Although I try to avoid focusing on parochial interests — and, to be frank, theres something liberating about writing about people who dont have the power to revoke my license to practice my profession — nonetheless Albuquerques ex-Presiding Judge John Brennan has already rated a mention, thanks to his arrest for cocaine possession. (See post 38.)
That would be enough for some people. But certain personalities, once they taste the intoxicating liquor of mention in this blog, find themselves unable to resist the temptation to sip it again:
According to police reports:
Officers heard screams shortly after arriving in Brennans neighborhood. After determining they were coming from what turned out to be Brennans house, they approached the front door and heard a woman scream, "Please let me go" and "Ouch, you are hurting me." They also heard a male curse at the woman and say, "Because of you and your big mouth, the cops are going to come."
The woman responded, "Why are you doing this? Please let me go. Youre hurting me" as country music blared in the background.
The officers then heard what sounded like the woman escaping and heard her scream, "Help! Help!"
Two officers then peeked through a set of French doors and saw Brennan with his hand over the womans mouth and his arm wrapped around her throat.
The officers drew their guns, kicked open the door, ordered Brennan to let go of the woman and placed the former judge in handcuffs. At the same time, a third officer was forcing his way through a back door.
"I immediately recognized the male subject as former 2nd Judicial District Judge John Brennan," one of the officers wrote in a report.
The woman told police that Brennan was upset because he wanted her to have sex with a prostitute and she refused.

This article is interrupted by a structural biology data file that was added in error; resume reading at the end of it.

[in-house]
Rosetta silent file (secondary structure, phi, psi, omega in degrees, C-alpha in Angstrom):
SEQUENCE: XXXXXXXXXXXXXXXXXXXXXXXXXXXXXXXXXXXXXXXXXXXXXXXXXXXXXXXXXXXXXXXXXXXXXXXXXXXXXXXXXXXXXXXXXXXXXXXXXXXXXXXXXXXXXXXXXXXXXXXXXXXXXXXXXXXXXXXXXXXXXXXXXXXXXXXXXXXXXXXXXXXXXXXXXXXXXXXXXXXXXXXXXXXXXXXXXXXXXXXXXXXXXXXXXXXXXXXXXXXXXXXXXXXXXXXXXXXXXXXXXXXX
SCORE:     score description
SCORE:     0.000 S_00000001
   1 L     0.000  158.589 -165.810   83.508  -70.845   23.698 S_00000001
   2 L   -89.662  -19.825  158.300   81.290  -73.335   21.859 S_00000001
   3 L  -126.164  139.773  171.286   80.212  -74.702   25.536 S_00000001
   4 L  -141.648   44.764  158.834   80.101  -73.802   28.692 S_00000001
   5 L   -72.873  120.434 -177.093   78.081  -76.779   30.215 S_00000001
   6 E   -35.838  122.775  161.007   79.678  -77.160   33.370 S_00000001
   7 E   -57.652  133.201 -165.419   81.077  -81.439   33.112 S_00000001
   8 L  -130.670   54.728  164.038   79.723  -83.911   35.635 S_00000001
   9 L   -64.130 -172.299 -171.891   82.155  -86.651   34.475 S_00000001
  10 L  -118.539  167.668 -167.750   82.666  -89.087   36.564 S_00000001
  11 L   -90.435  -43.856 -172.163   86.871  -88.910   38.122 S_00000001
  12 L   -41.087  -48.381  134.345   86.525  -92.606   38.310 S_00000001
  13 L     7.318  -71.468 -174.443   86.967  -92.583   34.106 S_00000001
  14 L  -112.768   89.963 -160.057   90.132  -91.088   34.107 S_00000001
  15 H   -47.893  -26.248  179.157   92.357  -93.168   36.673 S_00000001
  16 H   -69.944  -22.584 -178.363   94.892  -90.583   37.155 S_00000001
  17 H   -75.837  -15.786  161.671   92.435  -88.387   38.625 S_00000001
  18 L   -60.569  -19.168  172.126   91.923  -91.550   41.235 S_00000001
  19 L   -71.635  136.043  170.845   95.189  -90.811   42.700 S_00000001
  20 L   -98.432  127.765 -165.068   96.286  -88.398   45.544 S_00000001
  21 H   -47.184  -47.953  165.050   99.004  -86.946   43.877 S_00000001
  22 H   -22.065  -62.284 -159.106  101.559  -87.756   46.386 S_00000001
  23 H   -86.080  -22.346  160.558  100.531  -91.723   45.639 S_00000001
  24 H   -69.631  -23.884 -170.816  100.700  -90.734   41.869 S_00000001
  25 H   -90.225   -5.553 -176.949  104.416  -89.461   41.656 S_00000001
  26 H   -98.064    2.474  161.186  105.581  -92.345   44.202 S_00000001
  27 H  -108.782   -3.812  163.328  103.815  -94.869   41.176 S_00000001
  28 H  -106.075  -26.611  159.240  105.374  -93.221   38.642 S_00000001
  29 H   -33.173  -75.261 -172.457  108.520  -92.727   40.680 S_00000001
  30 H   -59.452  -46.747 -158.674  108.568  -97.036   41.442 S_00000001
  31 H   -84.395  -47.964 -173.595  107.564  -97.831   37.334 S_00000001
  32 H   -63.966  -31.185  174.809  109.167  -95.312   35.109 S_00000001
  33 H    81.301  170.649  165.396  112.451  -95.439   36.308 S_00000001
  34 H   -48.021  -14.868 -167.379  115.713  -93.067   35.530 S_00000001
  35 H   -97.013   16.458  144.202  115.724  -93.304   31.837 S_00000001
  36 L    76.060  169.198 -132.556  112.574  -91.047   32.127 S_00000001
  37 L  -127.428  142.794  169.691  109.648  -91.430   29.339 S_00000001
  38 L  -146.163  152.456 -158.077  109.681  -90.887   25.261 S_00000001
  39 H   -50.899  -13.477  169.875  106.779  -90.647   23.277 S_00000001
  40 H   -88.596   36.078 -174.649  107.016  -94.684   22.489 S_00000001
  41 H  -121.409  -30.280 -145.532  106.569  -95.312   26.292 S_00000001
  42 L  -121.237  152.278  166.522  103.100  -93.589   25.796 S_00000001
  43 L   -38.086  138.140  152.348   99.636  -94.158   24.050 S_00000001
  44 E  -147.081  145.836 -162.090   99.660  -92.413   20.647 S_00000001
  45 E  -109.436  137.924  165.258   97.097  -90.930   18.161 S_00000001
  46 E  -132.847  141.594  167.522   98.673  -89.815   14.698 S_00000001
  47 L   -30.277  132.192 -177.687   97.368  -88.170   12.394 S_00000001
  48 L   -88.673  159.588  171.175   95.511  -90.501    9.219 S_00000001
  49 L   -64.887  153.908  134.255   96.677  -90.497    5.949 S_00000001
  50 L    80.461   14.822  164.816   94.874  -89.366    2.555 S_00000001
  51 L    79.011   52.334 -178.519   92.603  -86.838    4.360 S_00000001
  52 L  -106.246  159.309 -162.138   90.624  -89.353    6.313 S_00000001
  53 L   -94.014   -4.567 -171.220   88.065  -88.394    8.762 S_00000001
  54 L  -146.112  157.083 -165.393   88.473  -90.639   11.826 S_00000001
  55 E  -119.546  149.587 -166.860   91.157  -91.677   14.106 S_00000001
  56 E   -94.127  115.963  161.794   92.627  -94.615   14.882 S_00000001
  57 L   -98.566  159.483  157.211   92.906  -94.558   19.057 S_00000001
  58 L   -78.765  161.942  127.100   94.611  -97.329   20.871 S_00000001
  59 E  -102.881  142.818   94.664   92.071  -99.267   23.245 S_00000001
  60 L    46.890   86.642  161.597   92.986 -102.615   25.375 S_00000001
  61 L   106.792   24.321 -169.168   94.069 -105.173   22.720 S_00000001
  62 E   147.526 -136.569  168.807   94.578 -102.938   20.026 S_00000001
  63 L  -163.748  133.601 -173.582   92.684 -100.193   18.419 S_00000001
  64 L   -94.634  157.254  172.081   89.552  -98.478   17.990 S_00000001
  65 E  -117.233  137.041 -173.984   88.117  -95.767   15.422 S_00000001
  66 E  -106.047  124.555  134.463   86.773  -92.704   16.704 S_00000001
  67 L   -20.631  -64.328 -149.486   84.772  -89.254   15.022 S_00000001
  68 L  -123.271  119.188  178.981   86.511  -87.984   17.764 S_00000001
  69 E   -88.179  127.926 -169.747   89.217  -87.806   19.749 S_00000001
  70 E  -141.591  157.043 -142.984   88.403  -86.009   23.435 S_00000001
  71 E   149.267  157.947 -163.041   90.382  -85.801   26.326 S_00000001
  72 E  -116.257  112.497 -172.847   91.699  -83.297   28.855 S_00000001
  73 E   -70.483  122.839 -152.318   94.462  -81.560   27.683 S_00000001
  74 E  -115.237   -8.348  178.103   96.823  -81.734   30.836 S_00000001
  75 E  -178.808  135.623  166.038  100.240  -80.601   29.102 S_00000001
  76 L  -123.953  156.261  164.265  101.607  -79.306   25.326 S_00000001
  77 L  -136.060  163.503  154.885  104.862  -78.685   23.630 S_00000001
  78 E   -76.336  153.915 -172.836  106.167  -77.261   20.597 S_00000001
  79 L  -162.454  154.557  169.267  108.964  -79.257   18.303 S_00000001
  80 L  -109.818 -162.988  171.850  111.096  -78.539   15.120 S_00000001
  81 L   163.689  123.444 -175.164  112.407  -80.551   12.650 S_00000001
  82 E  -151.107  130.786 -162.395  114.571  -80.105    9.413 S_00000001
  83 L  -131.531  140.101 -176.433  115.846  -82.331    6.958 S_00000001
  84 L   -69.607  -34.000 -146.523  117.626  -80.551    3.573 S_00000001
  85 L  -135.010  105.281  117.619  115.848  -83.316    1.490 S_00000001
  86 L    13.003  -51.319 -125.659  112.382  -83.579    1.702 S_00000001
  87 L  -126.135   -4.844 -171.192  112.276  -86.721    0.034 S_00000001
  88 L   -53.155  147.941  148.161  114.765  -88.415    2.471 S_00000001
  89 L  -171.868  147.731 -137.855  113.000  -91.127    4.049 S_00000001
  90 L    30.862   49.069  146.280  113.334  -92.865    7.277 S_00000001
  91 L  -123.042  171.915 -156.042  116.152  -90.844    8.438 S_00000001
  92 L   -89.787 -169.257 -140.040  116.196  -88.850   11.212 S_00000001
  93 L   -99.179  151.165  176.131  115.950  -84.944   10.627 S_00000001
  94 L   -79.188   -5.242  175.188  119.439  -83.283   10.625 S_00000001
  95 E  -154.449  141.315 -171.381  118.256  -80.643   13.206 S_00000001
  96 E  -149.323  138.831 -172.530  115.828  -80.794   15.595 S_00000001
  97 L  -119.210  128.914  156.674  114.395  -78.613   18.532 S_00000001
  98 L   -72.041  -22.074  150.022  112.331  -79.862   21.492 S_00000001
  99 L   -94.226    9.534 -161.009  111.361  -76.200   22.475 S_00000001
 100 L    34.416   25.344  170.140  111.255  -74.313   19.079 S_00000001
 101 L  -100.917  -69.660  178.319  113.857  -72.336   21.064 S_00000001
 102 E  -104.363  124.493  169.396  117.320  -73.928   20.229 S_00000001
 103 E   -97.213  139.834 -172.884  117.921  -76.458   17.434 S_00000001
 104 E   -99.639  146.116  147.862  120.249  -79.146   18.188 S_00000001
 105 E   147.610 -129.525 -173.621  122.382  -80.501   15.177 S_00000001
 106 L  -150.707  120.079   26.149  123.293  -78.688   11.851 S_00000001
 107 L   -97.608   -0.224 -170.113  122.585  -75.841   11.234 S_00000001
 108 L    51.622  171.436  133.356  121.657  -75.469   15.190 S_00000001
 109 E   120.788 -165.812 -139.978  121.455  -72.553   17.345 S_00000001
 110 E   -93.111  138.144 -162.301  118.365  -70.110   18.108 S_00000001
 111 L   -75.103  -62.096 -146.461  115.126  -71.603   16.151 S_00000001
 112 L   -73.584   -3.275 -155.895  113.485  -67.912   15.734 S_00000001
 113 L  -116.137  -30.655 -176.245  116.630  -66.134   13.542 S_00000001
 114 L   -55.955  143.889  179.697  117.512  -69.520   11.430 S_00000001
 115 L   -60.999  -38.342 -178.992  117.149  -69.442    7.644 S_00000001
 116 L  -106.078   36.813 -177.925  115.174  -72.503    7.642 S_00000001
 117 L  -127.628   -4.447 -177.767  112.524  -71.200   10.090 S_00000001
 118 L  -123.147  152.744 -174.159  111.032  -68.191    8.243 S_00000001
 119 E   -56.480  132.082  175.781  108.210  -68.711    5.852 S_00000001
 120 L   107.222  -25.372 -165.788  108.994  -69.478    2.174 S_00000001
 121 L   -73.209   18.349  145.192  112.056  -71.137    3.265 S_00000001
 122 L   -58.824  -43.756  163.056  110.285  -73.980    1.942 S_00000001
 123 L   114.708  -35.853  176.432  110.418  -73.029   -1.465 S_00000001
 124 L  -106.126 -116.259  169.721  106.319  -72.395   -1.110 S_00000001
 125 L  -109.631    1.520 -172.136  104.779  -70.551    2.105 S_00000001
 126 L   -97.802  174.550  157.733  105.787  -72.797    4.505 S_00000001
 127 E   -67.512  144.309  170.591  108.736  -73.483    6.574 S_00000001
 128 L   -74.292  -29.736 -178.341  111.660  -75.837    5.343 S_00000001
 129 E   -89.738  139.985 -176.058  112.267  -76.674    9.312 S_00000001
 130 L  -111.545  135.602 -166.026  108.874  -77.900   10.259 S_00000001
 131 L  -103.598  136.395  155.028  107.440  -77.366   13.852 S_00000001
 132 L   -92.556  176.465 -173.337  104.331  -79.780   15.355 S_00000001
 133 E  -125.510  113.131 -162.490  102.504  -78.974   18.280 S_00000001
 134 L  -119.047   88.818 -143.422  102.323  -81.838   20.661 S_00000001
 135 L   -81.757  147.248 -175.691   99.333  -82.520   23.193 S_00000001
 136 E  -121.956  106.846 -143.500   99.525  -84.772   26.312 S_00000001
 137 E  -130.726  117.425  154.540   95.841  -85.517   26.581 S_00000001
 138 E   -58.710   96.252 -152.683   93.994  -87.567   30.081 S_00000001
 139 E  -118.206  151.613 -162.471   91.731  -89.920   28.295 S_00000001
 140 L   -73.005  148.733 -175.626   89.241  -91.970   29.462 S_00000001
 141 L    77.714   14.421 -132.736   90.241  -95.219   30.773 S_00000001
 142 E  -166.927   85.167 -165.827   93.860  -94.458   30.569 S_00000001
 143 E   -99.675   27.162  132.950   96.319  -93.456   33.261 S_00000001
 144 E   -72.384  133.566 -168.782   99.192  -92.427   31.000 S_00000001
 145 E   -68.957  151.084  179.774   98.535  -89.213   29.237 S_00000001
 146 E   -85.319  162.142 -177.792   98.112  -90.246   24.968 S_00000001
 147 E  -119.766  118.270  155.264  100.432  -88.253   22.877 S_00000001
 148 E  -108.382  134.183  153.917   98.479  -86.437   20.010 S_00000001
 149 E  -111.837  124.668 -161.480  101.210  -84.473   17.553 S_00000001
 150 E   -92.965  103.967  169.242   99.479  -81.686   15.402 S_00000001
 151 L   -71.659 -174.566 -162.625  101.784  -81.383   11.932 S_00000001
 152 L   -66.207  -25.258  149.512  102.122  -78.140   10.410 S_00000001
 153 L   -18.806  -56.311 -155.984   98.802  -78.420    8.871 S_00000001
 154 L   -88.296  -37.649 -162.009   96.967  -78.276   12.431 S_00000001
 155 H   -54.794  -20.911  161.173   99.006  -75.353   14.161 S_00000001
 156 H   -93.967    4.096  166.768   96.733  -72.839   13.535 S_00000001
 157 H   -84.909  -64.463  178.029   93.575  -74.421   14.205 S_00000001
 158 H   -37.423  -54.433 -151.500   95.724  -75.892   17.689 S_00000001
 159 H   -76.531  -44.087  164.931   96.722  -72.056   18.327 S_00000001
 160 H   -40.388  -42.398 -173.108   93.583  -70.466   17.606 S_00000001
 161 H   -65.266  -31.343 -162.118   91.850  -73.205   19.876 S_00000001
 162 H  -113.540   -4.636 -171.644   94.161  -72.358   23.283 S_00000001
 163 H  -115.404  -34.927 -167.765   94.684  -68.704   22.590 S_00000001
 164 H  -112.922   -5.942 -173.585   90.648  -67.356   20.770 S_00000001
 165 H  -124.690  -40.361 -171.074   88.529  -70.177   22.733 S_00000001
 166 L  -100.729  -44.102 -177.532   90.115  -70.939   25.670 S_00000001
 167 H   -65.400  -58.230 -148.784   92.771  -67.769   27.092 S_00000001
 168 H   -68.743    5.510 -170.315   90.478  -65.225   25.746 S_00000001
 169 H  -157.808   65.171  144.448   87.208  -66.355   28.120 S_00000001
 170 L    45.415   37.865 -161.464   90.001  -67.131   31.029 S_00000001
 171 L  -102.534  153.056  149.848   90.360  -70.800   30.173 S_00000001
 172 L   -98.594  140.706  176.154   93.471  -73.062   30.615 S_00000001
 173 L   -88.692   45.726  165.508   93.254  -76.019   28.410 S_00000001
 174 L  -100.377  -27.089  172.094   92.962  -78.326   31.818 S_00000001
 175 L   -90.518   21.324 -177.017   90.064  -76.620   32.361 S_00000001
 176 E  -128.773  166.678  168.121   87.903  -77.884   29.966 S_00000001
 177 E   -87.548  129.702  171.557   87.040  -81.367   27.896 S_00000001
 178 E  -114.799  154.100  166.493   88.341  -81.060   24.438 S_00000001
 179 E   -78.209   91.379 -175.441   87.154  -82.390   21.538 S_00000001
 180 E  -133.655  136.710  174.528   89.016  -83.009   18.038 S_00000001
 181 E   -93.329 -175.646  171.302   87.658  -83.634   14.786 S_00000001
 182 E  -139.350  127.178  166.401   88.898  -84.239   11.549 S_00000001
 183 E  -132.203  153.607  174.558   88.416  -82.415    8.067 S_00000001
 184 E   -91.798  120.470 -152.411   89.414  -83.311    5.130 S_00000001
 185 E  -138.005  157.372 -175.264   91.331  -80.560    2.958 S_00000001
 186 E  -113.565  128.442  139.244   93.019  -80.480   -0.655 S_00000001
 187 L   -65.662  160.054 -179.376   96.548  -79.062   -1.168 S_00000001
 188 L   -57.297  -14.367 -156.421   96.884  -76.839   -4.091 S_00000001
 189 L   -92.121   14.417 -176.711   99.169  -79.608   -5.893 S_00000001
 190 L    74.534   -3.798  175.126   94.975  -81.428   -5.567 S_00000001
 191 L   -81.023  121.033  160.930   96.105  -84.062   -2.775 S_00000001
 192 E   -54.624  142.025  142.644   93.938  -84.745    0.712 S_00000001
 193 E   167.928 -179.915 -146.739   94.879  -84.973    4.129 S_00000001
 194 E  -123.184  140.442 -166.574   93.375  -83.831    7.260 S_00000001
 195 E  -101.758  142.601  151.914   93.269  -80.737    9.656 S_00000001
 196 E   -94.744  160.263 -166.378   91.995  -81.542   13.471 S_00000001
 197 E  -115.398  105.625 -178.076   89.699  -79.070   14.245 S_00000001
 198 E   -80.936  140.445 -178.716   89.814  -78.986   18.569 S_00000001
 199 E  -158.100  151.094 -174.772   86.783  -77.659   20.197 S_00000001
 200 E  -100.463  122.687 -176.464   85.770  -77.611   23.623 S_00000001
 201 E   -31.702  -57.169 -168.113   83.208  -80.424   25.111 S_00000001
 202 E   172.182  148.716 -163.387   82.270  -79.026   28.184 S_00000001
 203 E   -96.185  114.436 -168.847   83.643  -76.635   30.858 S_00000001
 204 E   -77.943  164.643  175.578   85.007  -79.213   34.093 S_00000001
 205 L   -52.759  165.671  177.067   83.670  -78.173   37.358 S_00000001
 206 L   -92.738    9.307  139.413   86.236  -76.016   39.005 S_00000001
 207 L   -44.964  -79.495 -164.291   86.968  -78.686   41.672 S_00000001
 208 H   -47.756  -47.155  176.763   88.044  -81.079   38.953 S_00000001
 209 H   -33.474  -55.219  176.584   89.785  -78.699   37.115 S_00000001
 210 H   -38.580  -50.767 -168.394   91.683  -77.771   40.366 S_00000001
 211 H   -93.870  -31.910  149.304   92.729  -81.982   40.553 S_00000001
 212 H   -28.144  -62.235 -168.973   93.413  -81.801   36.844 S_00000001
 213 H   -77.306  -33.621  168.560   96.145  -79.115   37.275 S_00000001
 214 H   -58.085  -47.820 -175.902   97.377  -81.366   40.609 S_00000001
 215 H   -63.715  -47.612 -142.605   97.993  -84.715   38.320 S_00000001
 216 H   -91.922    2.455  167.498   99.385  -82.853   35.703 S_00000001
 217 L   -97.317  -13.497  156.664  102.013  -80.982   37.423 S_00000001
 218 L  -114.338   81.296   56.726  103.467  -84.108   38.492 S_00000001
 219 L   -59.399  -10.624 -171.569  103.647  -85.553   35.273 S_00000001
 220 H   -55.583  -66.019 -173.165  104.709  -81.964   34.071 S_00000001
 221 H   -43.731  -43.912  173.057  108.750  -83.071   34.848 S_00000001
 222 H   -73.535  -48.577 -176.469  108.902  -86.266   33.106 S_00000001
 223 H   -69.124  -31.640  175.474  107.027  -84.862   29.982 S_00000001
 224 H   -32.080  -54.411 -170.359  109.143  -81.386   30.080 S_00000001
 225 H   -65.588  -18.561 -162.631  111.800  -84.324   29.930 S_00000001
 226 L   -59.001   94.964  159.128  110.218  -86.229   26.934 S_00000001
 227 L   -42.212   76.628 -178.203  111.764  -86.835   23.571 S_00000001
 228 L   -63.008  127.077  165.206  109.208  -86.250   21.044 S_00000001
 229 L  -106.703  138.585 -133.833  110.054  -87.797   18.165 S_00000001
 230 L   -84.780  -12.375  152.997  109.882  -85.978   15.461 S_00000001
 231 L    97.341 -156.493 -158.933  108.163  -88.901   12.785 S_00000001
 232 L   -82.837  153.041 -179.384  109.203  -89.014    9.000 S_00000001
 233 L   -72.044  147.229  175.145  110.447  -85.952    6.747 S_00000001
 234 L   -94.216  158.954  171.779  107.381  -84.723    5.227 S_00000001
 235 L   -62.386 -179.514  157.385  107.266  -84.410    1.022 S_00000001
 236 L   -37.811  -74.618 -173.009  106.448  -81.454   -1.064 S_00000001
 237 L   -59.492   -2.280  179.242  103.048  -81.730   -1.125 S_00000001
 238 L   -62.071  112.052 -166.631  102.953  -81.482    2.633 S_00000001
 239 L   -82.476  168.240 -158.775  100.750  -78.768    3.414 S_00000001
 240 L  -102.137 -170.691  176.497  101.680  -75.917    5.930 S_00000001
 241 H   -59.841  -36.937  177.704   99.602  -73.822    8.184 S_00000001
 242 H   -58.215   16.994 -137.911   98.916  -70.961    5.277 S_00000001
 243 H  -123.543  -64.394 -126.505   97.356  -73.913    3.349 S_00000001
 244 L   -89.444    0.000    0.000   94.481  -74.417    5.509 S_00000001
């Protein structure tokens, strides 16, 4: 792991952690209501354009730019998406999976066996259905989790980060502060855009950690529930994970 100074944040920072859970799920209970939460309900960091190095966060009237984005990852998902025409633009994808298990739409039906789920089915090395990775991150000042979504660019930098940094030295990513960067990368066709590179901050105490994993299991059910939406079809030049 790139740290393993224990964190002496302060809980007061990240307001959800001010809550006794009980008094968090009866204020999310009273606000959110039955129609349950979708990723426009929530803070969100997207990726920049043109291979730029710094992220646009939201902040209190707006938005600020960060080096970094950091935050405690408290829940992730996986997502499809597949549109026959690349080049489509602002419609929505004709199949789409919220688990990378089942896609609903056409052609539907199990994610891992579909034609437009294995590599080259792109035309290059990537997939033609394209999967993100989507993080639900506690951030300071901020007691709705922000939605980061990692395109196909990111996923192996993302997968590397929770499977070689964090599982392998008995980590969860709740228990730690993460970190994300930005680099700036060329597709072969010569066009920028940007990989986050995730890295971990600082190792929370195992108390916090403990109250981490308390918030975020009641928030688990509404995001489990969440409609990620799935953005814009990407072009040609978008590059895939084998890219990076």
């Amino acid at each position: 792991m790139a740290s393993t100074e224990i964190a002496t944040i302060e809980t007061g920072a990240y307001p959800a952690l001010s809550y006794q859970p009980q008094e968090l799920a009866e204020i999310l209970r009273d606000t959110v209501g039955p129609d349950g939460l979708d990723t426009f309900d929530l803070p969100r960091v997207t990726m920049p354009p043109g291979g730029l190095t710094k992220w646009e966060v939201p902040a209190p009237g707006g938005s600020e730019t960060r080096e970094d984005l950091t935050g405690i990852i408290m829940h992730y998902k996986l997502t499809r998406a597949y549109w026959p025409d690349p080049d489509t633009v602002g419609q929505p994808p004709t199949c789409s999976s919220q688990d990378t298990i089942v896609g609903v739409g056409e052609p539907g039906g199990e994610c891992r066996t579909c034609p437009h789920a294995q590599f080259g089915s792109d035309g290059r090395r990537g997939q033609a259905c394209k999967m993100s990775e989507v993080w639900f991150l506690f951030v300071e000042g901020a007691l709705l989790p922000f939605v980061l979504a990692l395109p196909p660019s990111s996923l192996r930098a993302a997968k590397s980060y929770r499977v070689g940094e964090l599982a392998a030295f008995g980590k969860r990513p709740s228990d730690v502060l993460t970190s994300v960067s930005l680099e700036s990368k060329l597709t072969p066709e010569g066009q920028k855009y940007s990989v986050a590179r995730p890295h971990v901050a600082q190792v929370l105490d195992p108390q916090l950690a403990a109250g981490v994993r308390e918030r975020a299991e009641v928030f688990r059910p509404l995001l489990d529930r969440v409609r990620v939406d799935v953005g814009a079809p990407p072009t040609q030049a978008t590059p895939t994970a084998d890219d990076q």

He then chased her through the house and grabbed her by the hair and neck several times, she told police. At one point, the woman locked herself in a bedroom and removed a window screen in an attempt to escape, but the window was too high.
The woman told police that Brennan grabbed her hair and was going to "snap" her neck. She told police that she thought Brennan was going to kill her.
When questioned by police, Brennan said, "I didnt touch her" several times. He also told officers, "I would never hurt a woman."
"Mr. Brennan did emit an extremely strong odor of alcoholic beverage and his eyes were blood shot and watery and his speech was slurred," one officer wrote in his report.
Brennan was chief judge in the 2nd Judicial District in Albuquerque for nearly 20 years. On Memorial Day weekend 2004, he was arrested on suspicion of driving while intoxicated and cocaine possession. He resigned from the bench shortly afterward.
Thats all from the Albuquerque Journal. Needless to say, Brennan responded to the earlier arrest by going to a rehab center, but as the news story tragically reveals, he has since backslid into listening to country music again.
The next time you find yourself dressed down by a judge, its worth imagining him or her dressed up like Judge Brennan when the police kicked in his door, "wearing only a mock turtleneck and gray underwear". No word on whether the underwear was gray when it came from the store.
Brennan, as the story says, was an extremely powerful judge for a very long time, with the power of assigning cases to fellow judges who played along with him.
Its hard to read the recent news stories without (a) feeling a tinge of pity for him; (b) feeling a great deal more pity for his wife (who was out of town — you dont suppose Brennan was basing more than his wardrobe choices on Risky Business, do you?); and (c) suspecting that his cocaine problem is/was a very severe one. Long-term cocaine use destroys the brain, and Brennans brain seems pretty much destroyed by this point.
Our Supreme Court responded to the scandal of his 2004 arrest by adopting the approach used by Catholic Church bureaucrats to deal with pedophile priests, treating it as a personal failing to be addressed with sorrowful discretion. (See the appendix to this opinion.)
The real scandal wasnt Brennans use of cocaine. It was his use of power. No matter how one tries, its not easy to avoid the suspicion that for some part of 20 years the court system in New Mexicos only large city was presided over by a cocaine addict. If so, then obviously his suppliers knew it. Of course, most cocaine dealers would be too scrupulous to take advantage of such information. Still …
Theres nothing remotely unique about the New Mexico legal establishments reluctance to engage in such irresponsible speculation. Prayer and penitence — thats the ticket. Oh, and harumph, too.
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